Poem of the Week, by June Jordan

My new poems podcast, Words by Wintercan be found here.

 

First there was childhood, with the woods and the fields and the wondering. Then came college, where the roof of your life disappeared and you found your tribe. Then came all the years of struggle and love and longing –to be a writer, to be a mother, to be a transplant in a new land, to be a someone. And then there was the breaking, and the reconfiguration, and now there is the Reckoning. E1A4EEB4-48CE-45F2-8516-A11D28953DB0

I’m talking to myself here, trying to place pattern to my life, to reconcile past and present and possible future. Taking stock of what I’ve surrounded myself with and what I’ve put forth. If all these books and poems and teaching and essays and blogs and letters and cards and now a podcast mean I’m just fragmented? Chaotic?

Then comes this poem by a woman I idolize, a woman who wrote as many different kinds of words as I do, and it runs through me like cool water on a parched day. Maybe all these words, no matter their form, are the through-thread work of my life. My invisible hands reaching out to all the invisible people. 

 

These Poems, by June Jordan

These poems
they are things that I do
in the dark
reaching for you
whoever you are
and
are you ready?

These words
they are stones in the water
running away

These skeletal lines
they are desperate arms for my longing and love.

I am a stranger
learning to worship the strangers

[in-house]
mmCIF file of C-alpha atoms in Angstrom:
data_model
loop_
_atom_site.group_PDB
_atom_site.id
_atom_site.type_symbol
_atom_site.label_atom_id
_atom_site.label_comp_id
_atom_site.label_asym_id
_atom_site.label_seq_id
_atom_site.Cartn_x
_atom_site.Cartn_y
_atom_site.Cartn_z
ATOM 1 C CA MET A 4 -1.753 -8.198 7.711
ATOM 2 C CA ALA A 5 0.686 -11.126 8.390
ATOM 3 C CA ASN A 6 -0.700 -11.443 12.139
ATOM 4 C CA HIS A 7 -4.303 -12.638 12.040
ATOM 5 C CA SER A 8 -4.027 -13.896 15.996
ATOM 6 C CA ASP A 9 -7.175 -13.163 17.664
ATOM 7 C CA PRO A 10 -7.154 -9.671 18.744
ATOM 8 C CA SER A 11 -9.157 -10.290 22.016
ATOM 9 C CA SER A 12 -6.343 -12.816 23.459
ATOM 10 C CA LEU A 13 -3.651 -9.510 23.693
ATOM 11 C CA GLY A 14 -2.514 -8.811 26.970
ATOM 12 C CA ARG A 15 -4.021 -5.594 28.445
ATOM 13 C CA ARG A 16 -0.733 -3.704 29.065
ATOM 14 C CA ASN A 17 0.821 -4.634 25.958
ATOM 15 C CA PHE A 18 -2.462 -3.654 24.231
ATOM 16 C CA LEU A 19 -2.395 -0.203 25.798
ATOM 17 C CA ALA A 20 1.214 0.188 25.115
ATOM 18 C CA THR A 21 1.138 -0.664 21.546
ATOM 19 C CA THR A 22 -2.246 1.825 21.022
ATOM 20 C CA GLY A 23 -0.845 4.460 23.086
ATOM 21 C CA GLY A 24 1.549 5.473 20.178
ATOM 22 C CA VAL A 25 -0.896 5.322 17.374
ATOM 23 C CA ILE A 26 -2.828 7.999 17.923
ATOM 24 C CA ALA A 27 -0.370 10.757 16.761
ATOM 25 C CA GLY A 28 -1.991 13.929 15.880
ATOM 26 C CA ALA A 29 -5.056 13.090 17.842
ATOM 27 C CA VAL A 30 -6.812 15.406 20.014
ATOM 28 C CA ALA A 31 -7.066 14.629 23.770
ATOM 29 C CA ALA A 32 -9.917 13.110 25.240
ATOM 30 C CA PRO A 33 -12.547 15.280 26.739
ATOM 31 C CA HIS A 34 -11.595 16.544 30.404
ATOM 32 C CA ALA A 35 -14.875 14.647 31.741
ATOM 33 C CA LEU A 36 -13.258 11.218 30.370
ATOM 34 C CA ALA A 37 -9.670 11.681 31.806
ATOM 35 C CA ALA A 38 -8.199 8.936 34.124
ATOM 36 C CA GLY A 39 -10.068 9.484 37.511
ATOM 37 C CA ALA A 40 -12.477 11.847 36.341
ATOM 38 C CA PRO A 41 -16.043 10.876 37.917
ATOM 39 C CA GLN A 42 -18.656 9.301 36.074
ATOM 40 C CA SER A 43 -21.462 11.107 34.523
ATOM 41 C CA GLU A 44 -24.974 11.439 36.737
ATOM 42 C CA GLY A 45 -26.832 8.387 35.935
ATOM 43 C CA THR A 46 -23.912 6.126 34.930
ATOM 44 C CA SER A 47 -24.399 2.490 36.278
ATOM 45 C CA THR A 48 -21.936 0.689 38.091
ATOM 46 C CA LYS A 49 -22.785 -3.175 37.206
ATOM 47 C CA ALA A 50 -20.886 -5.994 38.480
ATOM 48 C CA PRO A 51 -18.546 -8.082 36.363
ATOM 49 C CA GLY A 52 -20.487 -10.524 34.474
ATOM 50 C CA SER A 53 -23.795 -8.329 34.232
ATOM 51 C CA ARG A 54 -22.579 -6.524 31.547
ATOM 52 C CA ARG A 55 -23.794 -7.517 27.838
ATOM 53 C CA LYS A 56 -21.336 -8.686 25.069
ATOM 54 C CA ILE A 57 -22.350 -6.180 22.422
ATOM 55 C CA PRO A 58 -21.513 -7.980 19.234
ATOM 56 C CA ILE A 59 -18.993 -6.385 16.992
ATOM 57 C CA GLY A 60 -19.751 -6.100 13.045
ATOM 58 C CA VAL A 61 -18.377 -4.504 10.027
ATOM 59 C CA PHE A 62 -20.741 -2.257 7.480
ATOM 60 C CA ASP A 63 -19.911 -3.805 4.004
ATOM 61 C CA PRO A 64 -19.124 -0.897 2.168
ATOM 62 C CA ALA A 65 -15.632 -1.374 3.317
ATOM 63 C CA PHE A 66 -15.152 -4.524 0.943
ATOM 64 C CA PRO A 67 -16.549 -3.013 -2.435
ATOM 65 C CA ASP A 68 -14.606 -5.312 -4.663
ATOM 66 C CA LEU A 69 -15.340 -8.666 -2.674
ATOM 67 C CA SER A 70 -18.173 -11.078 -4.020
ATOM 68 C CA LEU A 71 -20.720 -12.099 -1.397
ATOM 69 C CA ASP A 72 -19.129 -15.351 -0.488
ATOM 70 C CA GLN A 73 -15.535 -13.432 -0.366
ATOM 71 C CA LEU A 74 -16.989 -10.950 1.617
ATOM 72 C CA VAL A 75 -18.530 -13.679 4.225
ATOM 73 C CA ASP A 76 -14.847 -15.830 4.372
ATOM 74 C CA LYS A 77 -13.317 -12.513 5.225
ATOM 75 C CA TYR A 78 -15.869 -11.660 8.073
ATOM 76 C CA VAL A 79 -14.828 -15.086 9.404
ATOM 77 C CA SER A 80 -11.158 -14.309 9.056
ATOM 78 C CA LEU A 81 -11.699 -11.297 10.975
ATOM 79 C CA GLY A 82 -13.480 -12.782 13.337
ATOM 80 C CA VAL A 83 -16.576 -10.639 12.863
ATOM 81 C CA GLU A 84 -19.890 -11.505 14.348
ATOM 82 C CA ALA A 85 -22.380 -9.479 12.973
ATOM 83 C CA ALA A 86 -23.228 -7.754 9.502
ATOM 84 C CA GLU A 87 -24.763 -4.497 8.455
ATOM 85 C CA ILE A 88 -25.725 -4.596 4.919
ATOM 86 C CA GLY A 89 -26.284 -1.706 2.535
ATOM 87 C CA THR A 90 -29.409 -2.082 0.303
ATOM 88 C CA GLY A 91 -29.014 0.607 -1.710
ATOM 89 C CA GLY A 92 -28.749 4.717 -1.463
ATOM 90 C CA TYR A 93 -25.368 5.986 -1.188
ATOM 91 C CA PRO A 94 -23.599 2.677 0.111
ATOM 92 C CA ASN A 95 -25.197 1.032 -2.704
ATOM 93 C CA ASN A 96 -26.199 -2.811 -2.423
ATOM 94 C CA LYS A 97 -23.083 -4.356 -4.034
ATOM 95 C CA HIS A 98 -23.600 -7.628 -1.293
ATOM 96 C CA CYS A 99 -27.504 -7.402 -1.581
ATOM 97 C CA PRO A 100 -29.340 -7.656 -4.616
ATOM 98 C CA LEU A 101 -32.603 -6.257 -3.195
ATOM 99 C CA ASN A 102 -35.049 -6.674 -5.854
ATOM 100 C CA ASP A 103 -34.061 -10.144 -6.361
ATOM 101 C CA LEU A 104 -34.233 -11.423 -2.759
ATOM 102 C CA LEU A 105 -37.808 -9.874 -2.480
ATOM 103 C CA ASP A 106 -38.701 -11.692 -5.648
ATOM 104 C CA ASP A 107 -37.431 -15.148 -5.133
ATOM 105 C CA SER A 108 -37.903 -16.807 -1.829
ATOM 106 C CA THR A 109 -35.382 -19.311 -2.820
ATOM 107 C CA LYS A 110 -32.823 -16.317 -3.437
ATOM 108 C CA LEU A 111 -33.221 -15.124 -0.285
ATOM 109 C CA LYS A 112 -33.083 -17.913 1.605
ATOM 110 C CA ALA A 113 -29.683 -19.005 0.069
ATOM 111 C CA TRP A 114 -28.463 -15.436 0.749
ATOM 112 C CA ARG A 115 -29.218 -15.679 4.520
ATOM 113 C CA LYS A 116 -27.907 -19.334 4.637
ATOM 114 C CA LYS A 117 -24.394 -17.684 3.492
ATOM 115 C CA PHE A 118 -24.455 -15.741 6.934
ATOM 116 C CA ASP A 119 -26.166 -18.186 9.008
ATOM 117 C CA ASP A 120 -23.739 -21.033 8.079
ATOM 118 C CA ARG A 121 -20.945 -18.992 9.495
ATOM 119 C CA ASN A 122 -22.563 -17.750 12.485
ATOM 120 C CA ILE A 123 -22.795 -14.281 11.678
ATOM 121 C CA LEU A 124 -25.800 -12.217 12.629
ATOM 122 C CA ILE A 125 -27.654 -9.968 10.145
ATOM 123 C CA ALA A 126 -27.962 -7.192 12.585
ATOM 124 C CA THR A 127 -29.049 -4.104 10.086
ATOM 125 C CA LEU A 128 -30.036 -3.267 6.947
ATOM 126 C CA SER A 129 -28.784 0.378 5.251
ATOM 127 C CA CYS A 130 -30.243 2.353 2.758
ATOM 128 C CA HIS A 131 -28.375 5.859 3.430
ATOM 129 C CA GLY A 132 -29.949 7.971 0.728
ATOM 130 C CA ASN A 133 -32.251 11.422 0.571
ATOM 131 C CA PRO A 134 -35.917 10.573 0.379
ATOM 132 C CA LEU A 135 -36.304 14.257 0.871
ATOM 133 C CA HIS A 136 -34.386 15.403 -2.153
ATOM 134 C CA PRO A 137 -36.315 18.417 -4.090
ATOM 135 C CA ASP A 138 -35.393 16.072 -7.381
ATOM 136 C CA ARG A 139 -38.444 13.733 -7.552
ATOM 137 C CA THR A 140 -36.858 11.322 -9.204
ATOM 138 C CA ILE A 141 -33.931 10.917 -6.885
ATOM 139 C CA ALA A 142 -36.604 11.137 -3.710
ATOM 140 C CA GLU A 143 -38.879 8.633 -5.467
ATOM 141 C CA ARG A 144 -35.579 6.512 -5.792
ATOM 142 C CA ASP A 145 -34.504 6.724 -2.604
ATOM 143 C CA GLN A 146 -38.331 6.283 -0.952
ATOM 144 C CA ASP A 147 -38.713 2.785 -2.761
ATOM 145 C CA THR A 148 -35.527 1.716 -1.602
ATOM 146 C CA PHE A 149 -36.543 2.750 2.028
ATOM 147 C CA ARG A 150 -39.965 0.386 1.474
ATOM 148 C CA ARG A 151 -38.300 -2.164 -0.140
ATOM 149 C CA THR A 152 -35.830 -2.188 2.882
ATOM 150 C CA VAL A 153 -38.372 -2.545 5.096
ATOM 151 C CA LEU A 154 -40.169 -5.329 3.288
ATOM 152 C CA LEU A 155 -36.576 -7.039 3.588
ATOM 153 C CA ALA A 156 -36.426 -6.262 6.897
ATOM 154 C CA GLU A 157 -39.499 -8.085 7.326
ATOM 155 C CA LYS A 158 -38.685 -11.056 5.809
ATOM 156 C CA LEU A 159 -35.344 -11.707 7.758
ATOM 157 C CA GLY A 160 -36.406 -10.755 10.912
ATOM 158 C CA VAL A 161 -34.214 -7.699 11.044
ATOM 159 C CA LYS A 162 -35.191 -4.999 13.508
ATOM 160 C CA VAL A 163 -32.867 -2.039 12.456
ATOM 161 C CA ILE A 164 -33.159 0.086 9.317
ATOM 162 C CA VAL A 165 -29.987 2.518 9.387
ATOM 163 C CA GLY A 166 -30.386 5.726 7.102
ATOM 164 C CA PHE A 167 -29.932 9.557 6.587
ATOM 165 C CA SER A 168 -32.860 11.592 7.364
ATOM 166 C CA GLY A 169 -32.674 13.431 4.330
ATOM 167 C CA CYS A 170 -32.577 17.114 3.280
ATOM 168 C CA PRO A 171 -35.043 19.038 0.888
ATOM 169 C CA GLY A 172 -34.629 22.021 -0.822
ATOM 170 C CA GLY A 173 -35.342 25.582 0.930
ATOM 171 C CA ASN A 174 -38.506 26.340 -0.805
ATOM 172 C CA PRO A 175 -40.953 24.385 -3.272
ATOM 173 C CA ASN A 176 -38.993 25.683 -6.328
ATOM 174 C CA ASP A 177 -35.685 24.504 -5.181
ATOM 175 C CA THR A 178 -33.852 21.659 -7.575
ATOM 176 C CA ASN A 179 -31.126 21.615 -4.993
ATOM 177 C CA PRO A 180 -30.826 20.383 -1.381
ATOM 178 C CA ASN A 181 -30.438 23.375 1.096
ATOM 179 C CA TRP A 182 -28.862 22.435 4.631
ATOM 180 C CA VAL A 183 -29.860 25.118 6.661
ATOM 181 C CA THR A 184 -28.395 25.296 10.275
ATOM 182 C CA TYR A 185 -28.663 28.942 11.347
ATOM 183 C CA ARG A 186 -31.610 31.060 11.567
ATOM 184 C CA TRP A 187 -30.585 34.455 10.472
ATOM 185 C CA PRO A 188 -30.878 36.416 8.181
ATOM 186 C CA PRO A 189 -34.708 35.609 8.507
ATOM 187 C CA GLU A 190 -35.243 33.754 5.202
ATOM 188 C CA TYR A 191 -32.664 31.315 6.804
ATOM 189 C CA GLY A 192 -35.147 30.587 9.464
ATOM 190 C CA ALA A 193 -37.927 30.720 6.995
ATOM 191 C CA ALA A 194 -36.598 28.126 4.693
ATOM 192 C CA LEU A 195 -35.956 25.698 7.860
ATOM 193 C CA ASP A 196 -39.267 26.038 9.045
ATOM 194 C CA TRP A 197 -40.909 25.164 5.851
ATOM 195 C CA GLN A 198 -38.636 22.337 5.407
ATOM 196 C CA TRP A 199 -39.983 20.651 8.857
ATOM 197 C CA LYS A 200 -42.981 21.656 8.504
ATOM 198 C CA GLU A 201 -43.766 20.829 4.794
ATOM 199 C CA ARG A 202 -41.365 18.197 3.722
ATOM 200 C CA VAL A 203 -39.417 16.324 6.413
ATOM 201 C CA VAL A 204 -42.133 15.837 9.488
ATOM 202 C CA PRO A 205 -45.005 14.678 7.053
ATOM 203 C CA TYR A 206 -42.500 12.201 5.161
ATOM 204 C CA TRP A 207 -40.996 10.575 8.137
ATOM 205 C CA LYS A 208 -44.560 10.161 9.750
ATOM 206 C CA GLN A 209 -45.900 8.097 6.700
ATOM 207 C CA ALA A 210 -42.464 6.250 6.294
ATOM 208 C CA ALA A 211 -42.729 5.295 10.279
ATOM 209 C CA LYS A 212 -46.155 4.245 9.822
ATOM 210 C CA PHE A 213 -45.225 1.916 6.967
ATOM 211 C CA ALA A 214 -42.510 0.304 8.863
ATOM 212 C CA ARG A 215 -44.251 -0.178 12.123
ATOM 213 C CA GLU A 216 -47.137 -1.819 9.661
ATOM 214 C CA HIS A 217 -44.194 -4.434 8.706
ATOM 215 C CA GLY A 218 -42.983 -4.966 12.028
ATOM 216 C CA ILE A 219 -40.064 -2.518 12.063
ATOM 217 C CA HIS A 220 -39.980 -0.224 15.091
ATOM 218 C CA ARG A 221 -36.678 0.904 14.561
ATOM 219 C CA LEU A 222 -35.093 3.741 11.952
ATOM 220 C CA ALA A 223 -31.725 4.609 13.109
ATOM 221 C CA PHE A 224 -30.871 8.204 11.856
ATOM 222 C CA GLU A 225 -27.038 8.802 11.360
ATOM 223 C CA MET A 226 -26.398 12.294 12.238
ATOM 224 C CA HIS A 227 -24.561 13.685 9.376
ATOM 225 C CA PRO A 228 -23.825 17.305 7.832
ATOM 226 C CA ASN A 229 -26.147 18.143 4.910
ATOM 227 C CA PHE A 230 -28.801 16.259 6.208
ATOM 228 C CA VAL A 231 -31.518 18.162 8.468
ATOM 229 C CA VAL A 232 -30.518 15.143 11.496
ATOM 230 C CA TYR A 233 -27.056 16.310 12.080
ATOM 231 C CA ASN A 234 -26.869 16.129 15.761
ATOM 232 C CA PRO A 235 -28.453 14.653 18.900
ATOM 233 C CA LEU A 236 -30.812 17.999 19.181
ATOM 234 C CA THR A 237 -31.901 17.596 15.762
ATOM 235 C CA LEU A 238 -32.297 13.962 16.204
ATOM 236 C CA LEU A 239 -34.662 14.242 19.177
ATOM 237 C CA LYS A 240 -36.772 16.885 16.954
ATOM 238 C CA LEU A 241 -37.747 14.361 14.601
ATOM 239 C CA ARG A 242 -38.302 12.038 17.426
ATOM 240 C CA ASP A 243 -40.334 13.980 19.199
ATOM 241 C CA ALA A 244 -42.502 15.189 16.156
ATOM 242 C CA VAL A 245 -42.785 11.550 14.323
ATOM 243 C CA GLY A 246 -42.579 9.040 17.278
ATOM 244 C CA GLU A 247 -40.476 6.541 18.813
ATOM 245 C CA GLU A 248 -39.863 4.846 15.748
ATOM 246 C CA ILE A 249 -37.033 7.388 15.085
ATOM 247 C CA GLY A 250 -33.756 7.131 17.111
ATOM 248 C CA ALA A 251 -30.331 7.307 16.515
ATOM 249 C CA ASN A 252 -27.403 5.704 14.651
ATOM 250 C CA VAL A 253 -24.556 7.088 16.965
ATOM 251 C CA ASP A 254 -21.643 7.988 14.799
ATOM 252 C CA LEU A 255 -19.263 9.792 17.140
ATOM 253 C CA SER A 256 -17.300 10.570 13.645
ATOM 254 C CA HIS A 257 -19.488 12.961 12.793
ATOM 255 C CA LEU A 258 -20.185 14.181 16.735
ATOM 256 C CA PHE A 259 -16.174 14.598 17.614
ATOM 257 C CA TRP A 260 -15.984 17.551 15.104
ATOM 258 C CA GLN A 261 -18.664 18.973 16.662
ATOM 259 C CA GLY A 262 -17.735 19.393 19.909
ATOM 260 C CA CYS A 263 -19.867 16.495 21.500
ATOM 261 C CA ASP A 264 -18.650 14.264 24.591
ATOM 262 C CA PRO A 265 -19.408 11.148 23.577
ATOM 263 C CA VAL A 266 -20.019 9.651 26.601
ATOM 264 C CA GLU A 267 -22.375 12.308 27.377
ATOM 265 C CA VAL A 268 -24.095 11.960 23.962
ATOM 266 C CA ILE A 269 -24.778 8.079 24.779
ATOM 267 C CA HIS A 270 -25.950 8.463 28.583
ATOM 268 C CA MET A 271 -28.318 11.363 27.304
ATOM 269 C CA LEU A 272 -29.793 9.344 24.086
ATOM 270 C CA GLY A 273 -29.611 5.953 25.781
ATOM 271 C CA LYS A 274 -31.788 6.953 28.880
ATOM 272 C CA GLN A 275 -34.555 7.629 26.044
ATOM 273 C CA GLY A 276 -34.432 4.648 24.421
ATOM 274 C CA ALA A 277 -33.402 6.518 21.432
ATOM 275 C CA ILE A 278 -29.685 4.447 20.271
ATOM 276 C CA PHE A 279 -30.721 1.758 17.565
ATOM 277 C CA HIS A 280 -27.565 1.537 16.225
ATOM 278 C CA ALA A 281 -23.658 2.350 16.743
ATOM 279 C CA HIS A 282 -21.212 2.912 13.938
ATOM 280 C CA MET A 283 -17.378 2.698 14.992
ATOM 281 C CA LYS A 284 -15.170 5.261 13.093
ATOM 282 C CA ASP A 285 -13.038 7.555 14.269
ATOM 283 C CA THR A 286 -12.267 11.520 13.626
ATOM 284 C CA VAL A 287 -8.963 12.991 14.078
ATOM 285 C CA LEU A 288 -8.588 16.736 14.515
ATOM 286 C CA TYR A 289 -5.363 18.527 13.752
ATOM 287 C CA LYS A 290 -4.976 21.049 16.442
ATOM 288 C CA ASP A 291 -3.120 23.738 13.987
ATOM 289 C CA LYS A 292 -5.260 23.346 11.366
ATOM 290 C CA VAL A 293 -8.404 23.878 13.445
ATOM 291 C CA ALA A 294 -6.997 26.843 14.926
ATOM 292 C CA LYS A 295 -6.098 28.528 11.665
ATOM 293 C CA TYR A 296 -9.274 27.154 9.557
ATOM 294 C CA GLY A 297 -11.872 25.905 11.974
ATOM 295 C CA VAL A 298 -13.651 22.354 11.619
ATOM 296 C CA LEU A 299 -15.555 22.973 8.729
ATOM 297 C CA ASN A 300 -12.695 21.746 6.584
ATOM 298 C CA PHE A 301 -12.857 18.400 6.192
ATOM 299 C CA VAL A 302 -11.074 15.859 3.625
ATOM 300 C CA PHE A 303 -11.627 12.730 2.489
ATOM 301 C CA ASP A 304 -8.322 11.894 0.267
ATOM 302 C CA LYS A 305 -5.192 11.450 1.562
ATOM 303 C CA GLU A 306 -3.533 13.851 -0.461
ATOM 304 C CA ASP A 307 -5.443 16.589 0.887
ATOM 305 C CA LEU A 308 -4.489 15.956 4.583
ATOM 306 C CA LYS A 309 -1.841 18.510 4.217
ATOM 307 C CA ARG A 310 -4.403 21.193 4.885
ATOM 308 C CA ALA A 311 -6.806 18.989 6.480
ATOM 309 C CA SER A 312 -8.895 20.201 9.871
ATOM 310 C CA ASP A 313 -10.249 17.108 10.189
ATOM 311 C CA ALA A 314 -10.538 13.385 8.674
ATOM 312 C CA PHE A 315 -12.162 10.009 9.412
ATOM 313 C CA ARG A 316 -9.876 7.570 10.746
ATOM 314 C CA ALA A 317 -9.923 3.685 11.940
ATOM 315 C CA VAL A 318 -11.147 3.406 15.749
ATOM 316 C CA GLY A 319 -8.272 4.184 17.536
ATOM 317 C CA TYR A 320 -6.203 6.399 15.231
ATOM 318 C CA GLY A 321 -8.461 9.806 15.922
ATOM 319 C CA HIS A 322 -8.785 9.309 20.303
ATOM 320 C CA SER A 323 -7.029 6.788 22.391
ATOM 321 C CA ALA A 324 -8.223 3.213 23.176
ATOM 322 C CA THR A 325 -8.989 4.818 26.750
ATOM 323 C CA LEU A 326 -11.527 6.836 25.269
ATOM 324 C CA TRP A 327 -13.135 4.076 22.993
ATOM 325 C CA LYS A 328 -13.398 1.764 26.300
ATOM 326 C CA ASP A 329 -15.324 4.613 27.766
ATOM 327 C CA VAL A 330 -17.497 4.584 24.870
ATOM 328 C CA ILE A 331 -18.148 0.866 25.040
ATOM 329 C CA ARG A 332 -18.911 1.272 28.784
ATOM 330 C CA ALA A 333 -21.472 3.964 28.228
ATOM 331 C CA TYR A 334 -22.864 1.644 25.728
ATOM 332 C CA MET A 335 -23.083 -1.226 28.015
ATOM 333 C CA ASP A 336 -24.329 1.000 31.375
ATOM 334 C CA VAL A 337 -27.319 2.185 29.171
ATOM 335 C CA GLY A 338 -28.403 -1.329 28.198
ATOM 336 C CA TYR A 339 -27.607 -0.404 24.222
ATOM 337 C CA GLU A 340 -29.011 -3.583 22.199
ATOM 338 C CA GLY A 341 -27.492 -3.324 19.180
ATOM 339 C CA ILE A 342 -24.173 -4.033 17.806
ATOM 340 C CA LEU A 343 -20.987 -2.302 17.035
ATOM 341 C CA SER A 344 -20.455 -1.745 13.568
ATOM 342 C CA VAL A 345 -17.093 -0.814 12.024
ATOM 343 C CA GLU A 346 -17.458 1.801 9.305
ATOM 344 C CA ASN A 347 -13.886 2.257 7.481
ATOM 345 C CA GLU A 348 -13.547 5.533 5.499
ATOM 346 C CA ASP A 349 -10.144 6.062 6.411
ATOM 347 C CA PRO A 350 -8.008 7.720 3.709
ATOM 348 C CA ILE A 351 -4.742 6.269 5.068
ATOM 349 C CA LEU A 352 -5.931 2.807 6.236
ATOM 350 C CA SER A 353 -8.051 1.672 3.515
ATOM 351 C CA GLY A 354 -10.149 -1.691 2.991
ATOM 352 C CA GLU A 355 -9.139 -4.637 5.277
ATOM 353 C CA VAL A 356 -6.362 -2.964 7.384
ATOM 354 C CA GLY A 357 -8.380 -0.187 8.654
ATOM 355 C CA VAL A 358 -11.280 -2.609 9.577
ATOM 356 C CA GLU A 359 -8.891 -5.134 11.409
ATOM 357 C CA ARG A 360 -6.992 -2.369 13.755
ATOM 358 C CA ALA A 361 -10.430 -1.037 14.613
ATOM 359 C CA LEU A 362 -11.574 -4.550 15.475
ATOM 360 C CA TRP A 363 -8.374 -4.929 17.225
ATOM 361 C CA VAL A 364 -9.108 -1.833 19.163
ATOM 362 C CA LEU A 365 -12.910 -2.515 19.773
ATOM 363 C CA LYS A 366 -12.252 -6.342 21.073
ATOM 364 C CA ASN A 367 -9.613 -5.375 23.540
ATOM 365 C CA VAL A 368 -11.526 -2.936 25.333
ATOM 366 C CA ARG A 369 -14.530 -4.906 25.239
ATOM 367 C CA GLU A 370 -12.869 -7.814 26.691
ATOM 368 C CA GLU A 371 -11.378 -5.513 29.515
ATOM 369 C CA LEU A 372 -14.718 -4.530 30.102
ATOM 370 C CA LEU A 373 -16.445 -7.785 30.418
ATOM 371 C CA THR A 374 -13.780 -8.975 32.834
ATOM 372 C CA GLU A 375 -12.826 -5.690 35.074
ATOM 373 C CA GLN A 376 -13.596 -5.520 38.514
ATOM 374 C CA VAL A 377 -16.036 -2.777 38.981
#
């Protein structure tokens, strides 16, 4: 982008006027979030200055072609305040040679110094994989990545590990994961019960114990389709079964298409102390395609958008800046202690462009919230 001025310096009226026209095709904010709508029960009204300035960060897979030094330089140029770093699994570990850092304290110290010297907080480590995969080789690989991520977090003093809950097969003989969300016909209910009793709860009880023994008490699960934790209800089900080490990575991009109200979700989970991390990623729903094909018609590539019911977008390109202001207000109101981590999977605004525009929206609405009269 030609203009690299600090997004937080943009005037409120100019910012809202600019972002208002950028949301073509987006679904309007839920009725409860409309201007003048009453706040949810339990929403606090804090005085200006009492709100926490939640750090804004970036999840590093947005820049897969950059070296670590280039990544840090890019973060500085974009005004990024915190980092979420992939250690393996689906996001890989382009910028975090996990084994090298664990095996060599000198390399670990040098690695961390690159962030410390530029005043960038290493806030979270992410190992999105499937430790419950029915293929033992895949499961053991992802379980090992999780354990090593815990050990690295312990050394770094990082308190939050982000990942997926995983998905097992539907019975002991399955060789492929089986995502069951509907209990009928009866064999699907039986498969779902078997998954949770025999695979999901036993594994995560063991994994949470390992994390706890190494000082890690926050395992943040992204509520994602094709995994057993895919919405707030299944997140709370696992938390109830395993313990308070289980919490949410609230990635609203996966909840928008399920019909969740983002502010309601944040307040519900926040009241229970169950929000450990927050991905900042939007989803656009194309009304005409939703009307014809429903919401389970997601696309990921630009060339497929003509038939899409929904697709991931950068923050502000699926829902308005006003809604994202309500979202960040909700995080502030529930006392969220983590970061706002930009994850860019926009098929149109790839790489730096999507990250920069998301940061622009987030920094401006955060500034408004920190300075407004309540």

around me

whoever you are
whoever I may become.

 

 

For more information about the astonishing, fierce, and brilliant June Jordan, please click here.

alisonmcghee.com

Words by Winter: my new podcast

Poem of the Week, by June Jordan

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I used to assume that the basic principles of U.S. democracy –however unequally and poorly applied– were firmly in place and would remain so, and would see us through this current nightmare. But I don’t believe that anymore. When I read this poem the other day I literally jumped up and cheered, even though I was the only one in the house. The one thing I’d change about it (not that I’d change anything about June Jordan’s poetry, ever) would be to swap out “minorities” in the title for “citizens.” We are not beholden to our elected employees. They are beholden to us. This is our government. Poem of the Week, by the magnificent June Jordan.

 

Calling on All Silent Minorities, by June Jordan

HEY

C’MON
COME OUT

WHEREVER YOU ARE

WE NEED TO HAVE THIS MEETING
AT THIS TREE

AIN’ EVEN BEEN
PLANTED
YET

For more information on June Jordan, please click here.​

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